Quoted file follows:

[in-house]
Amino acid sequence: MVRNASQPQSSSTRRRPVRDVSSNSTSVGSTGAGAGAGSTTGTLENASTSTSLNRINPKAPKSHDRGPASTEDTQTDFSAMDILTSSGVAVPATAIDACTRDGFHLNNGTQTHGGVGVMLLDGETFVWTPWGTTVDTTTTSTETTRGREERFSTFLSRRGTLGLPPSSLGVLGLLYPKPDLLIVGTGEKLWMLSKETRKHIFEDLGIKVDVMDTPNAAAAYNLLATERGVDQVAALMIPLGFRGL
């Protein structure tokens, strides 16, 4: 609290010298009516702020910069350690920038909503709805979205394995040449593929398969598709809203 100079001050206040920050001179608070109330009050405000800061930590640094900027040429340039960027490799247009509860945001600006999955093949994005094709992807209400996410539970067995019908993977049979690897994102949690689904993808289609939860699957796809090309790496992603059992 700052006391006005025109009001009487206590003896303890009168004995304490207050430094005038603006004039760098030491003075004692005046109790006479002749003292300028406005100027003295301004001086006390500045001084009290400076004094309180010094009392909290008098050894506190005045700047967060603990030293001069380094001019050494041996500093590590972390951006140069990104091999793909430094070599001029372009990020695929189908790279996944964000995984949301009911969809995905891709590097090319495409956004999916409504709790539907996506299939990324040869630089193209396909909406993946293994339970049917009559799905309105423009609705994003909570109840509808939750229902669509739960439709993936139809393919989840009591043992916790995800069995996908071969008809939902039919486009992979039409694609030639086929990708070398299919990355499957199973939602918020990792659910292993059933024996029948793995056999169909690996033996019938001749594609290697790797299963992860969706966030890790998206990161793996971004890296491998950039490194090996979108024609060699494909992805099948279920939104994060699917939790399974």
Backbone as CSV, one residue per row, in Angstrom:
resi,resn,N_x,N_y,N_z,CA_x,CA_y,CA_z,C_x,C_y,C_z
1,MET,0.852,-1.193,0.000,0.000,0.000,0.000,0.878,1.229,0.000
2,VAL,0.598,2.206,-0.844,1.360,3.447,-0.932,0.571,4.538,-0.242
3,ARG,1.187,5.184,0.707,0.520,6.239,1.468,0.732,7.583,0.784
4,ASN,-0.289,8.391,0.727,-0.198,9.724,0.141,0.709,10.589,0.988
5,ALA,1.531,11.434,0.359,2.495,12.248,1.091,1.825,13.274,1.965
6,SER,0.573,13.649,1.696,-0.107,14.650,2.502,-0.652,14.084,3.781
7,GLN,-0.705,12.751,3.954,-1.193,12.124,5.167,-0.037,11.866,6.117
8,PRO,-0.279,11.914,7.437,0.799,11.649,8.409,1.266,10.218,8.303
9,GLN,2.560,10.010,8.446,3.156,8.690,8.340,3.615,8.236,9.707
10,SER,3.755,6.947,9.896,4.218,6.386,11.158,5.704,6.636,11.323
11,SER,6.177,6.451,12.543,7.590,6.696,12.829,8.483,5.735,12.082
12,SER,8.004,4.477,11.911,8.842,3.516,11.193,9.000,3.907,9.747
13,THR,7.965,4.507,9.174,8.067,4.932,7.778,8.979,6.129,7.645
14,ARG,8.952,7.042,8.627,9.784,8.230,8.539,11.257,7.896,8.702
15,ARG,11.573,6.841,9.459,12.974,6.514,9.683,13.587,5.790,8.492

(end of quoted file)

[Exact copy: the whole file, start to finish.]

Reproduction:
[in-house]
Amino acid sequence: MVRNASQPQSSSTRRRPVRDVSSNSTSVGSTGAGAGAGSTTGTLENASTSTSLNRINPKAPKSHDRGPASTEDTQTDFSAMDILTSSGVAVPATAIDACTRDGFHLNNGTQTHGGVGVMLLDGETFVWTPWGTTVDTTTTSTETTRGREERFSTFLSRRGTLGLPPSSLGVLGLLYPKPDLLIVGTGEKLWMLSKETRKHIFEDLGIKVDVMDTPNAAAAYNLLATERGVDQVAALMIPLGFRGL
């Protein structure tokens, strides 16, 4: 609290010298009516702020910069350690920038909503709805979205394995040449593929398969598709809203 100079001050206040920050001179608070109330009050405000800061930590640094900027040429340039960027490799247009509860945001600006999955093949994005094709992807209400996410539970067995019908993977049979690897994102949690689904993808289609939860699957796809090309790496992603059992 700052006391006005025109009001009487206590003896303890009168004995304490207050430094005038603006004039760098030491003075004692005046109790006479002749003292300028406005100027003295301004001086006390500045001084009290400076004094309180010094009392909290008098050894506190005045700047967060603990030293001069380094001019050494041996500093590590972390951006140069990104091999793909430094070599001029372009990020695929189908790279996944964000995984949301009911969809995905891709590097090319495409956004999916409504709790539907996506299939990324040869630089193209396909909406993946293994339970049917009559799905309105423009609705994003909570109840509808939750229902669509739960439709993936139809393919989840009591043992916790995800069995996908071969008809939902039919486009992979039409694609030639086929990708070398299919990355499957199973939602918020990792659910292993059933024996029948793995056999169909690996033996019938001749594609290697790797299963992860969706966030890790998206990161793996971004890296491998950039490194090996979108024609060699494909992805099948279920939104994060699917939790399974």
Backbone as CSV, one residue per row, in Angstrom:
resi,resn,N_x,N_y,N_z,CA_x,CA_y,CA_z,C_x,C_y,C_z
1,MET,0.852,-1.193,0.000,0.000,0.000,0.000,0.878,1.229,0.000
2,VAL,0.598,2.206,-0.844,1.360,3.447,-0.932,0.571,4.538,-0.242
3,ARG,1.187,5.184,0.707,0.520,6.239,1.468,0.732,7.583,0.784
4,ASN,-0.289,8.391,0.727,-0.198,9.724,0.141,0.709,10.589,0.988
5,ALA,1.531,11.434,0.359,2.495,12.248,1.091,1.825,13.274,1.965
6,SER,0.573,13.649,1.696,-0.107,14.650,2.502,-0.652,14.084,3.781
7,GLN,-0.705,12.751,3.954,-1.193,12.124,5.167,-0.037,11.866,6.117
8,PRO,-0.279,11.914,7.437,0.799,11.649,8.409,1.266,10.218,8.303
9,GLN,2.560,10.010,8.446,3.156,8.690,8.340,3.615,8.236,9.707
10,SER,3.755,6.947,9.896,4.218,6.386,11.158,5.704,6.636,11.323
11,SER,6.177,6.451,12.543,7.590,6.696,12.829,8.483,5.735,12.082
12,SER,8.004,4.477,11.911,8.842,3.516,11.193,9.000,3.907,9.747
13,THR,7.965,4.507,9.174,8.067,4.932,7.778,8.979,6.129,7.645
14,ARG,8.952,7.042,8.627,9.784,8.230,8.539,11.257,7.896,8.702
15,ARG,11.573,6.841,9.459,12.974,6.514,9.683,13.587,5.790,8.492